8. This treatment also gets rid of dry eyes, and helps to boost tear production over time, leaving you with healthy bright eyes.

9. Many doctors now believe that free radicals are the main cause of cataracts and glaucoma, which is why you should have plenty of antioxidants in your diet to destroy these harmful molecules. 

10. We also recommend drinking fresh coconut water daily during this treatment. The minerals within this liquid help the proteins within the lens of the eyes to relax. 

11. Castor oil has a great range of other health benefits. To learn more about this or other natural remedies for the eyes, please see our other videos.

How To: Pick The Perfect Pineapple

How to Pick The Perfect Pineapple

Pineapples are delicious fruits which have some wonderful health benefits, especially for those who suffer with osteoarthritis.

There are a few tricks that you can use to pick out a perfectly ripe and tasty pineapple.

1. Check the colour. Look for a pineapple which has a golden coloured skin. This means that the pineapple is ripe. Avoid those which are completely green. Pineapples ripen from the bottom up, so be sure to choose one which is yellow at least half way up.
2. Smell the pineapple. You can tell ripeness from simply taking a sniff of the base of the fruit. If this smells sweet like pineapple juice then then it is perfectly ripe. If it has hardly any smell at all, this means that It isn’t ripe enough yet. If it has a musty, or fermented smell like vinegar, then it is going bad and you should avoid this one.

3. Check the leaves. If the leaves on the top of the pineapple look dried out and break when you touch them, then this pineapple is going bad.

Be sure to use these tips when choosing your healthy pineapples.

It’s best not to store your whole pineapple in the refrigerator, until they are perfectly ripe. Then simply peel and slice these and store in an airtight container in the fridge.

Did you know that pineapples contain a powerful protein extract called bromelain. This is a natural pain killer and works especially well for joint pain. 

To learn more about the health benefits of pineapple juice, please see our other videos.

Thank you very much for listening, a like is always appreciated and remember to subscribe for more healthy videos. I wish you great health, wealth and happiness.

How To: Pick The Perfect Avocado

Avocados are delicious fruits which are becoming more popular nowadays because of their wonderful health benefits.

There are a few tricks that you can use to pick out a perfectly ripe avocado, with the best quality flesh inside.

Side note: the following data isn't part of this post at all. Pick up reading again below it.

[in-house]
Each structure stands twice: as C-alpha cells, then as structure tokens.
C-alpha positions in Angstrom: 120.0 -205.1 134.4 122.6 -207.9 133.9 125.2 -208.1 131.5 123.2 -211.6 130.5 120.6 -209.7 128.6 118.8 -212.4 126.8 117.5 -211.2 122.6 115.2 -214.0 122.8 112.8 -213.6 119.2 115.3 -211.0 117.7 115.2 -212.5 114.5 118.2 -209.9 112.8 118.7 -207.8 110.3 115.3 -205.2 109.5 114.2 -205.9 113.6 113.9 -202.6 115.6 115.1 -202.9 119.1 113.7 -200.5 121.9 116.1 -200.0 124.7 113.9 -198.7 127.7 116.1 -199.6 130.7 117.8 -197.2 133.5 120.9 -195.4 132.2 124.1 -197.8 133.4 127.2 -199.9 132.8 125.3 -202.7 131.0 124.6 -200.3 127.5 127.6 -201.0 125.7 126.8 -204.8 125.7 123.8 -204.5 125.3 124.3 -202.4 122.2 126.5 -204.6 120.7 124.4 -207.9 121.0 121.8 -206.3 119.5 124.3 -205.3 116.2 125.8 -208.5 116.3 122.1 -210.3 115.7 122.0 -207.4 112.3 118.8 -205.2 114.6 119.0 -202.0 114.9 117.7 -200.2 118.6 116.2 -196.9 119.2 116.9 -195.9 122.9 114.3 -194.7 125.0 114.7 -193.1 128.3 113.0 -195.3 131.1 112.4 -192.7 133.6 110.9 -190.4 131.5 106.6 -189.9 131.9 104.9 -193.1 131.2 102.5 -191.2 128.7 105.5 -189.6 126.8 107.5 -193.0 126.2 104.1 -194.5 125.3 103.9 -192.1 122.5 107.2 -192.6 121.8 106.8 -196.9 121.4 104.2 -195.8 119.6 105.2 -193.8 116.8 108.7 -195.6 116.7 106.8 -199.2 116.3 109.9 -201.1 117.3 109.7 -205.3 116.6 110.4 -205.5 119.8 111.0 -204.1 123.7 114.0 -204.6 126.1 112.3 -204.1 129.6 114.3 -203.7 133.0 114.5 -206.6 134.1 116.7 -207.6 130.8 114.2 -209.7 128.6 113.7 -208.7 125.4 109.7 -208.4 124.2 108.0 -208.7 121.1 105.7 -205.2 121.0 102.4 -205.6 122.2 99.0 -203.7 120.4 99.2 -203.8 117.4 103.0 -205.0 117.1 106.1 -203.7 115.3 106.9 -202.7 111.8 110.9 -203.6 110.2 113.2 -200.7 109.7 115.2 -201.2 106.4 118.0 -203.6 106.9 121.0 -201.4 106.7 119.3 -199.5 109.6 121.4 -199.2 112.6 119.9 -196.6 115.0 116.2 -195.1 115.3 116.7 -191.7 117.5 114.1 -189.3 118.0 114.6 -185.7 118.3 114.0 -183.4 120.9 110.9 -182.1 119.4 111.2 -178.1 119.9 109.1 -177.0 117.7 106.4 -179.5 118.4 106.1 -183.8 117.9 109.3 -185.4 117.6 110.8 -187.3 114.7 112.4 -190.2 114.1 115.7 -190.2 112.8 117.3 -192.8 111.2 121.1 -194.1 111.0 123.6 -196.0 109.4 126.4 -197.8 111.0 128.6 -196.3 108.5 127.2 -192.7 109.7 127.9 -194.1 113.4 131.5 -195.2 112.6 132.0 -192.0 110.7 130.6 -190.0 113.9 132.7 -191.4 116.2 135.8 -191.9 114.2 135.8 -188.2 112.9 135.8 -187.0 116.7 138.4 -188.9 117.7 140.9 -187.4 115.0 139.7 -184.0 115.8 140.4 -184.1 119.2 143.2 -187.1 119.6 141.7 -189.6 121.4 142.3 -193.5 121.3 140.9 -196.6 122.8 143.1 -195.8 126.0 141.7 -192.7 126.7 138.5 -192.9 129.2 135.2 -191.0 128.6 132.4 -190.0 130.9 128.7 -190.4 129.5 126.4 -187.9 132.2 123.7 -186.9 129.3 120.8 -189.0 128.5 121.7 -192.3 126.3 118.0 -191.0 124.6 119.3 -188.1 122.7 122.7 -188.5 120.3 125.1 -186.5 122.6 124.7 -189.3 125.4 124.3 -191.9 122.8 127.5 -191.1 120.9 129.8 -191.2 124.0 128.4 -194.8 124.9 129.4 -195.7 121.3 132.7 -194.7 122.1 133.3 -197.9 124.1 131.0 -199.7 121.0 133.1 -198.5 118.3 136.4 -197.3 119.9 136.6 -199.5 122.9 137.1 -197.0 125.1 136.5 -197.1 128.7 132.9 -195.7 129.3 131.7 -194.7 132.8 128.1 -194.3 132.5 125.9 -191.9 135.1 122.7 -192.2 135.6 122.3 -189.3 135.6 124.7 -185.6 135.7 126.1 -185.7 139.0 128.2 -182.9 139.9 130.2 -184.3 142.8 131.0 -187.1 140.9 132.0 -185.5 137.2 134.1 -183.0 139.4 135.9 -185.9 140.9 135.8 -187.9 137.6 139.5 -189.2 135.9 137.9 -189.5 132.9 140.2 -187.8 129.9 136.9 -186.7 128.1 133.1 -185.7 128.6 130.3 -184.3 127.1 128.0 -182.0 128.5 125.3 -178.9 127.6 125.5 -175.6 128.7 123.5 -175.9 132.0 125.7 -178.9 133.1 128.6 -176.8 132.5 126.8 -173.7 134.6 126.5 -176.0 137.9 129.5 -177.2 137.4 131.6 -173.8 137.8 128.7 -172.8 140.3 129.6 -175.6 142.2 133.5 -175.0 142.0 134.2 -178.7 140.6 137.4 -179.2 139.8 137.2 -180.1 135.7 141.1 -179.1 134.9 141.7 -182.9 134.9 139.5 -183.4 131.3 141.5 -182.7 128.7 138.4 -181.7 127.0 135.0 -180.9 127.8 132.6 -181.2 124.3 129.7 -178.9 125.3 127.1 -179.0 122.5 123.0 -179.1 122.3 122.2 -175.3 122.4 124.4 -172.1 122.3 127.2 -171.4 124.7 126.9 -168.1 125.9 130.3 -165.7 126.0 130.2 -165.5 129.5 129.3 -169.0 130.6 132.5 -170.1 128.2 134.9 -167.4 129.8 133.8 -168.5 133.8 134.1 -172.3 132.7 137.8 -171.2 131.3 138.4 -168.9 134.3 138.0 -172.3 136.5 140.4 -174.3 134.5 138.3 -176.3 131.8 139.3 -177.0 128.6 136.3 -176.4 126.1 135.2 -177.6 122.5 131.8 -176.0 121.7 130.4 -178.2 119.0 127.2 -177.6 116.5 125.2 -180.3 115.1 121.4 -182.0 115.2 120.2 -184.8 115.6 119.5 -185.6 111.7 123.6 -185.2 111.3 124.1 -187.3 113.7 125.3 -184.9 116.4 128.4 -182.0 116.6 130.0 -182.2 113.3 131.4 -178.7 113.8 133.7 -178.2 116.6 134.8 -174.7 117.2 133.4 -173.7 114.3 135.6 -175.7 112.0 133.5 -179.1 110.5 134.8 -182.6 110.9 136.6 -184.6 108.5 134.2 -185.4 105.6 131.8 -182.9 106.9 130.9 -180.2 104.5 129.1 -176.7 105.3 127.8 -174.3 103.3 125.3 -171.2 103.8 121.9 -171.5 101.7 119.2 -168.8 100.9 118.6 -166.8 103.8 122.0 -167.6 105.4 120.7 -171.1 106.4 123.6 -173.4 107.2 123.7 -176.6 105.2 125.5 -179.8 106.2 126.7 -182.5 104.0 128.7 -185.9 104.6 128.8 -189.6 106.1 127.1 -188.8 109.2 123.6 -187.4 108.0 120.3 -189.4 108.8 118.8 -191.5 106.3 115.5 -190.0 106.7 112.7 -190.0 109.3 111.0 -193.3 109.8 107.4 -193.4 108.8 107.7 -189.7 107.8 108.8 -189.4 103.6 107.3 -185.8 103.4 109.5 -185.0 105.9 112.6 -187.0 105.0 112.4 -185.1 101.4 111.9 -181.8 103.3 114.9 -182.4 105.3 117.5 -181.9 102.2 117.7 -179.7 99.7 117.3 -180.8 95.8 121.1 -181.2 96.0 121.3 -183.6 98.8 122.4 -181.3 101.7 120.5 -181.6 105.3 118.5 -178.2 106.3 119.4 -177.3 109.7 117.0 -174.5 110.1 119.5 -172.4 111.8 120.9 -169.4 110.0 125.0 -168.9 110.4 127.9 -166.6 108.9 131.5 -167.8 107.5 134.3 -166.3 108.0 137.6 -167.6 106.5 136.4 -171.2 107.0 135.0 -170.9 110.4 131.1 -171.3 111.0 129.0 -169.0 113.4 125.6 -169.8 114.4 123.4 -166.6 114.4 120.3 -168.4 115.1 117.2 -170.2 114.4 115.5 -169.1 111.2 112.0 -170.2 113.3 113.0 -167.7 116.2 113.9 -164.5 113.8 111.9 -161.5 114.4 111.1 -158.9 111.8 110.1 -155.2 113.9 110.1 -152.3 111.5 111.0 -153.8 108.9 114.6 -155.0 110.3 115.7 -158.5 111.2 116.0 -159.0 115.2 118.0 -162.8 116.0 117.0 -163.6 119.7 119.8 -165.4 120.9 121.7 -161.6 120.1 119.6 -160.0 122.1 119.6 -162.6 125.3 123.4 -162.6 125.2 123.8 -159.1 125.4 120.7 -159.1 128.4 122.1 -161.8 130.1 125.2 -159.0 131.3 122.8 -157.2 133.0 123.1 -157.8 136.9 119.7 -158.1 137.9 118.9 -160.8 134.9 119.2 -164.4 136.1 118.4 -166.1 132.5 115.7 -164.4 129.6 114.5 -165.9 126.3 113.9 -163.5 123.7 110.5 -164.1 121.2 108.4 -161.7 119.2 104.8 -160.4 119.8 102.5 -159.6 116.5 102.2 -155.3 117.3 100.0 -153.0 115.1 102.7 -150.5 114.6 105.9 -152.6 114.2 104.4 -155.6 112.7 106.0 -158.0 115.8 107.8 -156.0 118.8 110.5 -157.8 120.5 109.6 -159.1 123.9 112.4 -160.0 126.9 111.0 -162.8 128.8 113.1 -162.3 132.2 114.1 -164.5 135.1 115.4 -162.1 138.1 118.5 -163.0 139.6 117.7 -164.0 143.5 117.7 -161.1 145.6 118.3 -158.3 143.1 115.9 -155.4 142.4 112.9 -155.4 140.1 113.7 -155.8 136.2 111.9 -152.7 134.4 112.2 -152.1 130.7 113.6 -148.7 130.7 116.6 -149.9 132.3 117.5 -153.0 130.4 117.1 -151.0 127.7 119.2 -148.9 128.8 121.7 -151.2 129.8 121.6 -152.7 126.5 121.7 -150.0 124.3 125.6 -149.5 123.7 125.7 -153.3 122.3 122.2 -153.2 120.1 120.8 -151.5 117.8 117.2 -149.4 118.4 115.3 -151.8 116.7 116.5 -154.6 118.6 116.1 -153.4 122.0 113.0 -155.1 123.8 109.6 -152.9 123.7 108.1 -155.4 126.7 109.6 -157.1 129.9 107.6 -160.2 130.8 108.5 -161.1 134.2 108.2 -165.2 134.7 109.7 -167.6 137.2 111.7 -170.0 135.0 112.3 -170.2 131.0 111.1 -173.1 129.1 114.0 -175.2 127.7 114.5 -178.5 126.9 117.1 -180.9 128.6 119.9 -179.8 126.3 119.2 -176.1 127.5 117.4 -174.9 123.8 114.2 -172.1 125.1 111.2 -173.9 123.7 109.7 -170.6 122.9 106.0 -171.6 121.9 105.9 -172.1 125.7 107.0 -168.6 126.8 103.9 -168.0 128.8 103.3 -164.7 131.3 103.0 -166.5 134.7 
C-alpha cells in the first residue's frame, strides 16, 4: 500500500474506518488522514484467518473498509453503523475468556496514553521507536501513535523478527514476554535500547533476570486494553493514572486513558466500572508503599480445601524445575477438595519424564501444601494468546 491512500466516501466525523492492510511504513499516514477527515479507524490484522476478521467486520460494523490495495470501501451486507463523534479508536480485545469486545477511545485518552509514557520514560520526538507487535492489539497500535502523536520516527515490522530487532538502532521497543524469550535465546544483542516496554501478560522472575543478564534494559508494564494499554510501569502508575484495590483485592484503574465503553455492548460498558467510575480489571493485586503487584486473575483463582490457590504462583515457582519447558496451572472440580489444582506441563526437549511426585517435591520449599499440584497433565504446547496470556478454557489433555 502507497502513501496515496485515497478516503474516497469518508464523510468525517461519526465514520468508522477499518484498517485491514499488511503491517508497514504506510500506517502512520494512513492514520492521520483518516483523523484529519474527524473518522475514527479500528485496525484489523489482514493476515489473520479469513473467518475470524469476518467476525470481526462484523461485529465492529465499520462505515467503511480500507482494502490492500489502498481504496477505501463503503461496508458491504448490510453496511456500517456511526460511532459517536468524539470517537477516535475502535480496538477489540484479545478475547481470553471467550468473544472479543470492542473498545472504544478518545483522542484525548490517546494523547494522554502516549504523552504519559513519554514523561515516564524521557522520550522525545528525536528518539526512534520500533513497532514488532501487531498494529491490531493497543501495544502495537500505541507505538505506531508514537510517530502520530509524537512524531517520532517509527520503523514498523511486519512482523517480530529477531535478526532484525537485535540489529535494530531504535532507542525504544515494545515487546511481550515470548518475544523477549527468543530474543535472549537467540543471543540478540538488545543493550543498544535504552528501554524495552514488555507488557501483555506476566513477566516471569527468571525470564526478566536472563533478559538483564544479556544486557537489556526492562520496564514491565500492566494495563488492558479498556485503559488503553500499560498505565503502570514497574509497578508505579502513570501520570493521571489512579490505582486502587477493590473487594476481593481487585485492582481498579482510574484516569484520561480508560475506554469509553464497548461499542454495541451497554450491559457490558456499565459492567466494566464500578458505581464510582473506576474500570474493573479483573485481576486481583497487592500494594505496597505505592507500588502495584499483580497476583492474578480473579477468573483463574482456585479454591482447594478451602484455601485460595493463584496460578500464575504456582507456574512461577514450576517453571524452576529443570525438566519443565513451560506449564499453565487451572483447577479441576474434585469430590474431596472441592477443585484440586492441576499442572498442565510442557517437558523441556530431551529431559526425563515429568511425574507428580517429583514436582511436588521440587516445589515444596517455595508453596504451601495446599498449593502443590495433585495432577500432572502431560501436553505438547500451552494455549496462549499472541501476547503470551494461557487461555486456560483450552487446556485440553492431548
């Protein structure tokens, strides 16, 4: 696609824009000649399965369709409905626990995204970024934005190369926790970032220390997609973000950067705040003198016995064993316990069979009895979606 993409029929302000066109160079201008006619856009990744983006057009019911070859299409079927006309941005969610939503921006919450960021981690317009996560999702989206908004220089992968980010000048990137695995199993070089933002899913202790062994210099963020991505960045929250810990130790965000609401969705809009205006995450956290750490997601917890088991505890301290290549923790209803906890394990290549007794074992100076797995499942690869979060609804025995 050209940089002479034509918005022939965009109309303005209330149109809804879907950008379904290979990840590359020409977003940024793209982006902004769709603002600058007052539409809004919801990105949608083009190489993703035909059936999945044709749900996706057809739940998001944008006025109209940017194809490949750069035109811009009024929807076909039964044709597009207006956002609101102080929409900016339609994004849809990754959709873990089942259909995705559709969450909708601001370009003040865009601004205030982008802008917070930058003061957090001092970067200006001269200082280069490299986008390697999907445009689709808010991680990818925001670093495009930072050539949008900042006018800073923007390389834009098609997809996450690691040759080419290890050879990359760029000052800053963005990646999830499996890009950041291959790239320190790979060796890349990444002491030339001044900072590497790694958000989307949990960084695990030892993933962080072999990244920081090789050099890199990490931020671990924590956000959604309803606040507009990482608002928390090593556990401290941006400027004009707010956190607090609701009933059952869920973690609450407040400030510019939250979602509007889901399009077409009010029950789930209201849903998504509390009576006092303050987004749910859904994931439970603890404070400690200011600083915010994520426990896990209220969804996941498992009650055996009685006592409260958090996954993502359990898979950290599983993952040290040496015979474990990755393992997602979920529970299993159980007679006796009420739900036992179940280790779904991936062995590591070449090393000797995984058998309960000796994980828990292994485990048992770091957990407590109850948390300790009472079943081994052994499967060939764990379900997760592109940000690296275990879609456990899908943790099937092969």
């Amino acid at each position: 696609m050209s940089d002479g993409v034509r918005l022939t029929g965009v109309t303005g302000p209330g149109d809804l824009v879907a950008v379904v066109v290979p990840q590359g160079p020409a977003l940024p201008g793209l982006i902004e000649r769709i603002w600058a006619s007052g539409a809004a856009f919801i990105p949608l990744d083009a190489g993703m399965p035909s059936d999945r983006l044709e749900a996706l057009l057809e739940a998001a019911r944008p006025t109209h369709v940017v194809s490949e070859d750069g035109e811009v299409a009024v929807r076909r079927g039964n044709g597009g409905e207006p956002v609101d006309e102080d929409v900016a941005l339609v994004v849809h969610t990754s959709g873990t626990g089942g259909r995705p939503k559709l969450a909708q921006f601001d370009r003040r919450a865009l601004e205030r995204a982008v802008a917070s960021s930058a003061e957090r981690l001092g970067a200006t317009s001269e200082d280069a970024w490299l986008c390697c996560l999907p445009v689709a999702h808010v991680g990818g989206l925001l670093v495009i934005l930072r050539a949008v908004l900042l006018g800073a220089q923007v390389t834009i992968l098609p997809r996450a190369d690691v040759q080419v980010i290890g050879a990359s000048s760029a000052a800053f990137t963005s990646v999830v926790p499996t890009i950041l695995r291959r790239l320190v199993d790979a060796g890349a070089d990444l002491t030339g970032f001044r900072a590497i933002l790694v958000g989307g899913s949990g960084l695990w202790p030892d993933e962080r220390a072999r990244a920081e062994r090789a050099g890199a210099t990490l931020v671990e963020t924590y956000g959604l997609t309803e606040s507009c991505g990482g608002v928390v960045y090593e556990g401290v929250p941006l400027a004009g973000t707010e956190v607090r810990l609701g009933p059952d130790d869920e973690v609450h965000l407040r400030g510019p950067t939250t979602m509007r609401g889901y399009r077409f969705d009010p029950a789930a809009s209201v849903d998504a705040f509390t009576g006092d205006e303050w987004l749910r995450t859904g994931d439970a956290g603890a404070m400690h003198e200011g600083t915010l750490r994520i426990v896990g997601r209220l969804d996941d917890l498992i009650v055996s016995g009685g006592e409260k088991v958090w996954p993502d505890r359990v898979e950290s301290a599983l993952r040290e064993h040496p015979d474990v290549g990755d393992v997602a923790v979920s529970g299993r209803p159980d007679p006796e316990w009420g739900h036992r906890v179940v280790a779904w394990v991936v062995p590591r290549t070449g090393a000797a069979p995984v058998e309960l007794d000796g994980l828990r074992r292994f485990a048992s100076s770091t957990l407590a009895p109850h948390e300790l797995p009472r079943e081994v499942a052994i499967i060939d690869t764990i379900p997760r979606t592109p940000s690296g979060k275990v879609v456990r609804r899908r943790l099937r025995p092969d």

1. Check the avocado base to see if there is a stem. This often looks like a small brown plug. If there isn’t a stem, do not buy it as this can become rotten very quickly.

2. Choose the largest avocados you can find. The bigger they are, the healthier their growing cycle was. These are likely to be tastier and more nutritious.

3. Look for rounder avocados rather than long shaped ones. These contain more flesh inside, giving you better value for money.

4. Check for ripeness. Gently squeeze the avocado with the palm of your hand and be very careful to not bruise the fruit.  An under ripe avocado will be very hard, and an over ripe one will feel extremely soft. Finding the perfect balance can be done with practise. Do not use the fingertips.

5. Check the skin for shininess. A duller avocado skin indicates that the fruit is better quality.

6. Look at the avocados in the store and see how some are lighter shades of green than others. The darker avocados are riper.  If you do chose to buy light green avocados, you can ripen these up at home in a few days.

Be sure to use these tips when choosing your healthy avocados.

If you would like to ripen your avocados at home, simply place them in a brown bag with a banana. The gas from the banana will cause the fruit to ripen more quickly within a day or two.

When your avocado is at the perfect level of ripeness you can place them in the refrigerator to keep them fresh for a little longer. 

Did you now that these fruits have more potassium than bananas, and contain healthy fats which can help to protect your heart from bad cholesterol.

You can also eat the avocado seed and leaves for more health benefits. Please see our other videos to learn more. 

How To: Pick The Perfect Watermelon

How to choose the perfect watermelon.

Watermelons are one of world’s juiciest and tastiest fruits, but many people do not know how to find the best watermelon in the store.

There are a few tricks that you can use to identify the juiciest and sweetest watermelons before you buy.

1. Chose a watermelon that is round and symmetrical, rather than the long or tall variety. The round watermelons are female and have a sweeter taste.